Voltage, Watts, and BTU Calculations
Data Center Power Series – Part 2
Data center cooling and power calculations, while not the most stimulating of conversation topics outside of the IT crowd, is an important and often discussed component of data center design, efficiency, and scalability. The purpose of this whitepaper is to provide a clear and concise guide to the data points and calculations needed for determining and understanding the relationship of voltage, amps, watts, and BTUs. With a few basic formulas and an understanding of the data needed to perform the calculations, you can ensure an efficient and functional data center implementation.
Start With the Correct Data
Before performing any calculations for data center cooling, it is critical to determine the correct input data. For the purposes of this document, let’s assume we are adding equipment to an existing data center environment and need to calculate the power and cooling requirements to determine if our data center has sufficient cooling capacity, typically expressed as Tons of Cooling.
To calculate the cooling requirements we first need to lookup the environmental specifications (not the power supply wattage rating) for the devices to be installed and determine the expected operating amps for the devices at the voltage being supplied to them. Using voltage and amps, we calculate the output watts as a measure of heat energy to calculate cooling requirements using the formula Volts x Amps = Watts.
In our data center scenario, we’ve determined that the highest voltage our servers and network switches are both capable of running at is 240 Volts A/C. Since higher voltage is more efficient in terms of data center power delivery, we will supply 240 Volts A/C to our new racks. (For more on power selection and efficiency, including the advantages of 240V over 208V, see Part 1 of this series titled, Data Center Power and Cooling Series – Part 1 – Choosing the Right Voltage.)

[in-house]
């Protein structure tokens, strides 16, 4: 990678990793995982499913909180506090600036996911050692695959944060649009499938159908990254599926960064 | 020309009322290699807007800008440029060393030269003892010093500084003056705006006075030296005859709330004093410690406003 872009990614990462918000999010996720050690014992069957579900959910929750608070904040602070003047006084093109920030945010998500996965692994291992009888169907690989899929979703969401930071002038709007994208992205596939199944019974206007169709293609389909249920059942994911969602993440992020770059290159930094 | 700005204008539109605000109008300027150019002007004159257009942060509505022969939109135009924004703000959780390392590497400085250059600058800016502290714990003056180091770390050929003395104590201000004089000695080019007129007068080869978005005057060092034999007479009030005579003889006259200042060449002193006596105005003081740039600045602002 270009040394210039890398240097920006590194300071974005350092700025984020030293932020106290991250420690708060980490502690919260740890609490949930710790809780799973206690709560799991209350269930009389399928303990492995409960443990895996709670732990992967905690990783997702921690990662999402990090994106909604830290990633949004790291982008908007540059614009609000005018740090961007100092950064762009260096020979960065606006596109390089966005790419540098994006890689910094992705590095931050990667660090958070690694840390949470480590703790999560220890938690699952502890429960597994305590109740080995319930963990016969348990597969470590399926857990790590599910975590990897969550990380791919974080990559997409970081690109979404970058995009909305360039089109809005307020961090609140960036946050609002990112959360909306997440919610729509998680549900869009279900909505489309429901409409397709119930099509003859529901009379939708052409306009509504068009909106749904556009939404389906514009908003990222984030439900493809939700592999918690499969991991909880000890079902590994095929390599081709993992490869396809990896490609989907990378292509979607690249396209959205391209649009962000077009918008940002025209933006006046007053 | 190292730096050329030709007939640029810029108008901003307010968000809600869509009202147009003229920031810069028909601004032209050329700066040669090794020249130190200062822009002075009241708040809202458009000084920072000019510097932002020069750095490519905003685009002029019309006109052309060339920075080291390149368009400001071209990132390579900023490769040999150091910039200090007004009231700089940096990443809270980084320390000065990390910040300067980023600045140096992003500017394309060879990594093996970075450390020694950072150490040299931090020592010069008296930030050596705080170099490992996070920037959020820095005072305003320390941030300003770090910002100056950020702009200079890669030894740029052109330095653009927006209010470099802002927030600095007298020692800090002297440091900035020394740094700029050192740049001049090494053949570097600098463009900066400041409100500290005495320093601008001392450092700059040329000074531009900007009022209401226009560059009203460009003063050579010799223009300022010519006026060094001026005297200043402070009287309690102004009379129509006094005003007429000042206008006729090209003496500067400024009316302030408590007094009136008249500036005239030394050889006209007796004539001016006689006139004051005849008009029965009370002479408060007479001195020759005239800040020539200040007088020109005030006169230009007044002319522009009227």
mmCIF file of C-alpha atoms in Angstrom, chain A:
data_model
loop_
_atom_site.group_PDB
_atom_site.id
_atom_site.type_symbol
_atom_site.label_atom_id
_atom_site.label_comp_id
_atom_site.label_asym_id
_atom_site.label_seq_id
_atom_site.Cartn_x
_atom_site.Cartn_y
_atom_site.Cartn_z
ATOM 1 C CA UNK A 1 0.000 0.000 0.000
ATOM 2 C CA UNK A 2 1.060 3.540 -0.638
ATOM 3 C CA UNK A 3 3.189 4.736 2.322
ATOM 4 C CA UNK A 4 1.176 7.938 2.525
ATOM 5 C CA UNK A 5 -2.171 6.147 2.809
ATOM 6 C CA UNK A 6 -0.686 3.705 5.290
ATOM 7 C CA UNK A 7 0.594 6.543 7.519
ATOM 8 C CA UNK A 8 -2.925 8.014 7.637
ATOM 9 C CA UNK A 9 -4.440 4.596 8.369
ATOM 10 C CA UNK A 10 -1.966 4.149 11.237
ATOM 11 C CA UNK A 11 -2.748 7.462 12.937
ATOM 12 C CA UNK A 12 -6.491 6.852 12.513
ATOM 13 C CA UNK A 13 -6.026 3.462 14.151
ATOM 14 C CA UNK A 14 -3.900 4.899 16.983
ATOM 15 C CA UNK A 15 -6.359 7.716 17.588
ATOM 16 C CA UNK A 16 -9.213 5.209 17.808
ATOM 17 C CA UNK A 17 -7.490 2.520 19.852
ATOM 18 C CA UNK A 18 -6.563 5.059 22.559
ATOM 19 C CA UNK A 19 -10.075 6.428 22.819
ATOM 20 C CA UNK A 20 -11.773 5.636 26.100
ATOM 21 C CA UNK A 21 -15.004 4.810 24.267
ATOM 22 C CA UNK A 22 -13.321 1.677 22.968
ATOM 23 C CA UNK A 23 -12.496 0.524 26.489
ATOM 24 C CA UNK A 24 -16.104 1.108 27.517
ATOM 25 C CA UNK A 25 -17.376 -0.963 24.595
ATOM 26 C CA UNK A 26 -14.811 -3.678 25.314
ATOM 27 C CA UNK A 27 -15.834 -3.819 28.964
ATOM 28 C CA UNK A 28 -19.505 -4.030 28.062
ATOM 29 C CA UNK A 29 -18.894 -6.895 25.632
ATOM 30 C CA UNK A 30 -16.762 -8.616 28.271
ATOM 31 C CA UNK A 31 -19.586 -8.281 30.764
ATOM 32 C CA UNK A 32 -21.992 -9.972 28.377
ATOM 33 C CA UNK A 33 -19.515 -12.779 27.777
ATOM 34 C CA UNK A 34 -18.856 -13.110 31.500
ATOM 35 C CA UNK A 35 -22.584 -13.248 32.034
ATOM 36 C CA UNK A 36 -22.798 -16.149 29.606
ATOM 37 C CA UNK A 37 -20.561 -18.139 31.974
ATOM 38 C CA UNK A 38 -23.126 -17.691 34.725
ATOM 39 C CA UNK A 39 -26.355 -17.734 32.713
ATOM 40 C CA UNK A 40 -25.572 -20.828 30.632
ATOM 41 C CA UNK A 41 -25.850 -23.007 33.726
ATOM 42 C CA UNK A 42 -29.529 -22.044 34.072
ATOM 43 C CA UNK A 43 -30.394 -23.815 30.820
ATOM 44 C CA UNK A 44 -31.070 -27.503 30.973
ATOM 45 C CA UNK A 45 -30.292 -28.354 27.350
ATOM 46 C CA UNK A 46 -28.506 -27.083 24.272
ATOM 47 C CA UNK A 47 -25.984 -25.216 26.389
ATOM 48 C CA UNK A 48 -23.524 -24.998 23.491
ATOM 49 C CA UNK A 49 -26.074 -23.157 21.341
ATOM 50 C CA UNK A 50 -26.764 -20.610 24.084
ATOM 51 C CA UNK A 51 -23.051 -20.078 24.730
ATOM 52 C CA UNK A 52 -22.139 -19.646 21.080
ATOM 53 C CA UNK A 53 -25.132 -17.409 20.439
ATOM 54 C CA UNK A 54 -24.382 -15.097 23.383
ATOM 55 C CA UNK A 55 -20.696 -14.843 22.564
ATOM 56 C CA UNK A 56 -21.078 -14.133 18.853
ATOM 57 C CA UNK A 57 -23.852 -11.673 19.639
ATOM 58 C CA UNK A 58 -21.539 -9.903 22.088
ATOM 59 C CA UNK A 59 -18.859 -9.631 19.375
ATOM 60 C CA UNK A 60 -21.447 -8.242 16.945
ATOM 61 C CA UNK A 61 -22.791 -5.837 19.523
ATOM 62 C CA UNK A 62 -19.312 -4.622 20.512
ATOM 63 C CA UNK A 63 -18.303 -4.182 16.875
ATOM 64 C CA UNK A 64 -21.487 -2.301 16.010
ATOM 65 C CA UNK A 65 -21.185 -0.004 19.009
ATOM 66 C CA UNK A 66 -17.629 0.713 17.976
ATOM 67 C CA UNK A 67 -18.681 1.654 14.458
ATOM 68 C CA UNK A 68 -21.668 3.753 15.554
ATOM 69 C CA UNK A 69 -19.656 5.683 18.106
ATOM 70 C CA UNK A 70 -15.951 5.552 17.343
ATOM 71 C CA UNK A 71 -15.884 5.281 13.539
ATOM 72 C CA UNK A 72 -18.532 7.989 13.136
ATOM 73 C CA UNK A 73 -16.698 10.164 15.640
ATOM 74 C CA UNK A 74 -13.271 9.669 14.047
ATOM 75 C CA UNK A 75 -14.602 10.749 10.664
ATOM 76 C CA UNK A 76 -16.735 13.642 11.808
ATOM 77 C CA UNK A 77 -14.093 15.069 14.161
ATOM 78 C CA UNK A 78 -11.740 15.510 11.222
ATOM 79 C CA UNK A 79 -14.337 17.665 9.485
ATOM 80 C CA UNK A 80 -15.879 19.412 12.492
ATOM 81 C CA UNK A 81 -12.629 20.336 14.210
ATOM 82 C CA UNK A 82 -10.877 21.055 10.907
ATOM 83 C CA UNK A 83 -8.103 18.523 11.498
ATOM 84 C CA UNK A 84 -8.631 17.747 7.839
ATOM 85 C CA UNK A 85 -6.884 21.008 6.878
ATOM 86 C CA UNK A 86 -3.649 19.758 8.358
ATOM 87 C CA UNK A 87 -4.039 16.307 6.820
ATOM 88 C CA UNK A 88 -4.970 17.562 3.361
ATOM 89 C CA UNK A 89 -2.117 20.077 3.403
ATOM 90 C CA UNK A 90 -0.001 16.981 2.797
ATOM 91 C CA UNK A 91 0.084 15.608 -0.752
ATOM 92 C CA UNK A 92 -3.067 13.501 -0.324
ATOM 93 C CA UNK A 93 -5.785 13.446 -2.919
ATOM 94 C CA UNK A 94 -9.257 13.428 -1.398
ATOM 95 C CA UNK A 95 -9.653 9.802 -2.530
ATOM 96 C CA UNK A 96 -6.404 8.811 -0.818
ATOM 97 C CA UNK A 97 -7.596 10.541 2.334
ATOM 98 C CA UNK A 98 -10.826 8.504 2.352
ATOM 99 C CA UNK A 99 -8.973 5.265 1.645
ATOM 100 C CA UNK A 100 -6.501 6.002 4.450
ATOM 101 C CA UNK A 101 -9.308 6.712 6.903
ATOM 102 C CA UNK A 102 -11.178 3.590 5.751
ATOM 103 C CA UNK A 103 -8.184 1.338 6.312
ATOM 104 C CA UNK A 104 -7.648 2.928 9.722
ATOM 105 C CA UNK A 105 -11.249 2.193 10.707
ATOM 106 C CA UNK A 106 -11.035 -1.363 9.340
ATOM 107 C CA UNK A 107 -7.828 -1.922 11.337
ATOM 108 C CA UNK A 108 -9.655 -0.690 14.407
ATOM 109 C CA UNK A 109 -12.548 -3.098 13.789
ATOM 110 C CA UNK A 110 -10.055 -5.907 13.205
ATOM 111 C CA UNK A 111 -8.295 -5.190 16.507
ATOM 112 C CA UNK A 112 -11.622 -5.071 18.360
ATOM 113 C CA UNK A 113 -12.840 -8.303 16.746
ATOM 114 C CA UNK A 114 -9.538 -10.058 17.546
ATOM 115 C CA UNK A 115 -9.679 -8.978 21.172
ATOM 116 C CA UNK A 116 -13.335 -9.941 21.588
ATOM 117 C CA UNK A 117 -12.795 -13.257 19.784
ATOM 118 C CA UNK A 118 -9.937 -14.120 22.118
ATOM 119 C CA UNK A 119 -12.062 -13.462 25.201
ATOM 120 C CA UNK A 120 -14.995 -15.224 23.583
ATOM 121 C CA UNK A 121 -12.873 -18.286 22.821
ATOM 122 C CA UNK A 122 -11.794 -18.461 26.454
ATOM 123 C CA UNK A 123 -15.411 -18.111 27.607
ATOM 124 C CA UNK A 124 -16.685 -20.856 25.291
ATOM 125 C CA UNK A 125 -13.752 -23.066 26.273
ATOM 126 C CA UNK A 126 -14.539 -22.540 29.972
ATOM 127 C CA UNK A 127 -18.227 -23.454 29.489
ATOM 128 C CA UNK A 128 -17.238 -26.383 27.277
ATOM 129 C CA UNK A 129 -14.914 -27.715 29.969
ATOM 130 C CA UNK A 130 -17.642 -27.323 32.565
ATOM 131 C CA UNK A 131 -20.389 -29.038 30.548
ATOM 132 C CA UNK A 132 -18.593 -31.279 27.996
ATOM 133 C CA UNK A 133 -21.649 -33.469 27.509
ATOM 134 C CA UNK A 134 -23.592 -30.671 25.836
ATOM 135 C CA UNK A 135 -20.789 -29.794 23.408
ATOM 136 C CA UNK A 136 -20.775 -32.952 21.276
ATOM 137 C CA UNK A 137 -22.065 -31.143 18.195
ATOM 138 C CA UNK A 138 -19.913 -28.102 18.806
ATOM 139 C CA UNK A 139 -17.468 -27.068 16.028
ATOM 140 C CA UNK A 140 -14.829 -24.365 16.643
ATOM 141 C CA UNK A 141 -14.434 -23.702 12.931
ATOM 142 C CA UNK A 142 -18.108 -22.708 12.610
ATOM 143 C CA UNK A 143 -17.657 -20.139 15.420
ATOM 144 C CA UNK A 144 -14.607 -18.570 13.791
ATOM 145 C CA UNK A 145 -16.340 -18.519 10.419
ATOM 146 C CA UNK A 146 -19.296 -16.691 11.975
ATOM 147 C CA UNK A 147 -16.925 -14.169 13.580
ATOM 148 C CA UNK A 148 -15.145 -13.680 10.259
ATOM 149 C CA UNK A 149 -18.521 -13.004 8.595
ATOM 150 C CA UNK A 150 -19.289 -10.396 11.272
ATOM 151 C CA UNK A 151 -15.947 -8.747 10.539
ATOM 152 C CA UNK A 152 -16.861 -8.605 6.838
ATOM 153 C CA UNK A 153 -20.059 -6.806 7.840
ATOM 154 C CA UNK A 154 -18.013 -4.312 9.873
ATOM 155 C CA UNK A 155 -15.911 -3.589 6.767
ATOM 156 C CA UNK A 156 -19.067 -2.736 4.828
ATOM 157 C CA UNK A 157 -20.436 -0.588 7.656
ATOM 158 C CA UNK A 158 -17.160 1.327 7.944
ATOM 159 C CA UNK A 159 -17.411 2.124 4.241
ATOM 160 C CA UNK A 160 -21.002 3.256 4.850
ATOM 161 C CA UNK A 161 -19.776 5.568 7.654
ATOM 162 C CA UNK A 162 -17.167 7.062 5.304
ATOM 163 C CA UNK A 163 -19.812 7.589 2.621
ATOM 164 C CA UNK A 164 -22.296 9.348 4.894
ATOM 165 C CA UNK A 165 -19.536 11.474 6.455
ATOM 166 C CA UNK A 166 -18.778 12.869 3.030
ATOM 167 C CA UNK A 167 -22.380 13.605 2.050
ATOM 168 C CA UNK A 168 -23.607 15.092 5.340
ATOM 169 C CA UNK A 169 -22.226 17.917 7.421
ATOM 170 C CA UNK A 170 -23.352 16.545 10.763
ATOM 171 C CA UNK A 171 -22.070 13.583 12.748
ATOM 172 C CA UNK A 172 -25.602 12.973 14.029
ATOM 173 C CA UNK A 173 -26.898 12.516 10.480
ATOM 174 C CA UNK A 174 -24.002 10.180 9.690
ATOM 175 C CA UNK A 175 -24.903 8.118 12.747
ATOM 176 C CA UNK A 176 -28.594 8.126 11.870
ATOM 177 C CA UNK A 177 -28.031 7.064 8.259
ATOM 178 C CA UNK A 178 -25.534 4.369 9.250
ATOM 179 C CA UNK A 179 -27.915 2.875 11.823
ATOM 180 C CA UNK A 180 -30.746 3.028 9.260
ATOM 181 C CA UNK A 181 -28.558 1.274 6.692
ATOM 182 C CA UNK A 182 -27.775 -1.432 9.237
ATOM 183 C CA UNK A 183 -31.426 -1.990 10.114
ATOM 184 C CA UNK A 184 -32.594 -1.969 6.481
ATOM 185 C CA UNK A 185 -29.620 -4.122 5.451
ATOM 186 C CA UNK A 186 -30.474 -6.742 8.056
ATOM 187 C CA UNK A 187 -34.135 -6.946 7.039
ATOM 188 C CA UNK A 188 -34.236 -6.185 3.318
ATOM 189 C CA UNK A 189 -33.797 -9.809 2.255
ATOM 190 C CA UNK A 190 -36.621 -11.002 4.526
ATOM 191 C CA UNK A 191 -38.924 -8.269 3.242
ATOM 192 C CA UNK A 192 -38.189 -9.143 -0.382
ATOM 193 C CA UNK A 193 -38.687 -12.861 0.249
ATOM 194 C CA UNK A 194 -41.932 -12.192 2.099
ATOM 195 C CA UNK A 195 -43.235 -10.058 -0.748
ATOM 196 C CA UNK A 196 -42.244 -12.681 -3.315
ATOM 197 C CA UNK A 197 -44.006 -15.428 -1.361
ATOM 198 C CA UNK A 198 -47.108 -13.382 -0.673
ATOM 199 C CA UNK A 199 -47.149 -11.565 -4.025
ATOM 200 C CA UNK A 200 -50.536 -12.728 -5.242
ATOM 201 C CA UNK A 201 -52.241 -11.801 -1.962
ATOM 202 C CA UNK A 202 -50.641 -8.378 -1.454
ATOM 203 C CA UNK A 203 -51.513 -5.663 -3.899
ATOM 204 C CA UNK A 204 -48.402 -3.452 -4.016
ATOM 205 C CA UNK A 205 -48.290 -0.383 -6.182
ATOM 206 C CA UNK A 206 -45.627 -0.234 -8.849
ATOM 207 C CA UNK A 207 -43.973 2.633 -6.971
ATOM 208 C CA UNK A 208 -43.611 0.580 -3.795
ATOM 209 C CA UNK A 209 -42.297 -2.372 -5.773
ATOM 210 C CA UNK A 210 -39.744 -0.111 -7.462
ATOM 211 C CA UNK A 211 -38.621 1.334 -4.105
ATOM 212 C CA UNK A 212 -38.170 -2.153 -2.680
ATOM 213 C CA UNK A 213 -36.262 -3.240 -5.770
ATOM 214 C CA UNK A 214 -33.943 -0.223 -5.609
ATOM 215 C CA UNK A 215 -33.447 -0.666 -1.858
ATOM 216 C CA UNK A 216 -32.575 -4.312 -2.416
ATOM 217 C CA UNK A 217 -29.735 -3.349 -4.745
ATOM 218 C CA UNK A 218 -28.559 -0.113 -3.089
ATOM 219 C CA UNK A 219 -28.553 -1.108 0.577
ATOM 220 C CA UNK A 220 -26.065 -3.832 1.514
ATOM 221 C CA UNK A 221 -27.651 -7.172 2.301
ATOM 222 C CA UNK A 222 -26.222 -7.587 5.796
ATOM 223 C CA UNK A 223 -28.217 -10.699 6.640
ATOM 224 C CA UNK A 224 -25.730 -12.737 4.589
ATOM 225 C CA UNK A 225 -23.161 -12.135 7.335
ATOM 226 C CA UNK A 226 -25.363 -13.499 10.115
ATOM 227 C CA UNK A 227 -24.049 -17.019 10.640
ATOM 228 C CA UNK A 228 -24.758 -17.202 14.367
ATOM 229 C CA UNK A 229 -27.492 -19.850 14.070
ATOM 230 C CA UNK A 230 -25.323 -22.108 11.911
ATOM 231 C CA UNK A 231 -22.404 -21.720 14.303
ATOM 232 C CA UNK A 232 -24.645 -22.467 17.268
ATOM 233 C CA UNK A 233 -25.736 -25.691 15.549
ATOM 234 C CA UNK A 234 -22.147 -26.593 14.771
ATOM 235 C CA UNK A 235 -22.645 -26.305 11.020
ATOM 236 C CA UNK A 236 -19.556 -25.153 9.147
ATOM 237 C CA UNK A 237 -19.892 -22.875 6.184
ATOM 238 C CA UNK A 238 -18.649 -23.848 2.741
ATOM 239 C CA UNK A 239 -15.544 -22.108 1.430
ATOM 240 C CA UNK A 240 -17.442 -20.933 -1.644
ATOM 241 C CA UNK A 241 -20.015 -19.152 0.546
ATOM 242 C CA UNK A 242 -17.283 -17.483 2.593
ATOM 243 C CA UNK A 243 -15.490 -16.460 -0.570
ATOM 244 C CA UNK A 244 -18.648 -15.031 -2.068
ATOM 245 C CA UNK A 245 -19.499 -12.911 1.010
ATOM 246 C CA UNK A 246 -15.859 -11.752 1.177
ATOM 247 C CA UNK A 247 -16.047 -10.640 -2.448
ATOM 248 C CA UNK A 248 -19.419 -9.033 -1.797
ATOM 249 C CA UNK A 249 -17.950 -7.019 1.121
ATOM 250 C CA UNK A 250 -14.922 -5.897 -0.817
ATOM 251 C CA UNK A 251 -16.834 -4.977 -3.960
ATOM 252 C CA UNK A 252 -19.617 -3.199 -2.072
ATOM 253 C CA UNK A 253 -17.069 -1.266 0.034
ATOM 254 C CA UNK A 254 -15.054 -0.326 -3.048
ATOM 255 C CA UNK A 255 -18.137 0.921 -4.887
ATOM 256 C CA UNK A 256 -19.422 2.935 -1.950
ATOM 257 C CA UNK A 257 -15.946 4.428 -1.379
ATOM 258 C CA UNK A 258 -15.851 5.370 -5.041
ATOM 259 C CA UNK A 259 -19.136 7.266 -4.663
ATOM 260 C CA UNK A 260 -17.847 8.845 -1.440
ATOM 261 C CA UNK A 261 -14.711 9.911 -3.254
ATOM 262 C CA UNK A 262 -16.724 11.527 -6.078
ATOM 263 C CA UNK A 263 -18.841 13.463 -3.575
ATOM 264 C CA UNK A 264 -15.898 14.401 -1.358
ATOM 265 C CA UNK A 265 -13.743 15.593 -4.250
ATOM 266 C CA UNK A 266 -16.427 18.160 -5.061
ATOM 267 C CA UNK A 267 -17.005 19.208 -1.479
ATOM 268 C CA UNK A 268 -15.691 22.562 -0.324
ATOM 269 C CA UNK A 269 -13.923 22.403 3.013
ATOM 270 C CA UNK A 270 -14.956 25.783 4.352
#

Examining the spec sheets, we find that our servers operate at 2.375 Amps and our network switches at 0.700 Amps when running at 240 Volts A/C. In our scenario, we will be adding 20 4-post racks in 4 rows of 5 racks each in a hot aisle/cold aisle configuration (see figure below) and will populate the racks with 400 2U servers and 40 1U 24-port network switches. Equipment is densely distributed with 20 servers per rack and 2 redundant network switches (rear mounted) per rack.
Using standard conversion equations (Watts x 3.41 = BTU/Hr) and (BTU/Hr / 12,000 = Tons of Cooling) we can calculate the amount of data center cooling required. (Interesting Fact: In terms of cooling, a Ton correlates to the amount of heat energy required to melt one ton of ice at 32 degrees Fahrenheit in one hour.)
Now we can calculate total Amps required per Rack, and total Watts for the cooling calculation.
** In an actual data center scenario, we would determine the total Amps required per rack and then employ a calculation to prevent over drawing Amps on the circuit during power spikes such as at server startup times. Using the 80% rule for data center power utilization and assuming staged startup cycles for the servers to avoid excessive amperage draw, 60 Amps per rack should be sufficient in the above example ⇒ 60A x 80% = 48A > 47.5. In many cases, data centers use the maximum available Amps value (60A in this case) to calculate cooling requirements and thereby provide a buffer zone for cooling load spikes as well.
Now we have the data needed to provision appropriate circuits to the racks to power the planned equipment expansion project and the cooling requirements for the new equipment. The next step is to evaluation current data center cooling to determine if the new equipment will fit within the existing cooling capacity. If the current data center cooling capacity falls short of our needs in the planned deployment area, we will need to provision additional cooling prior to implementation.
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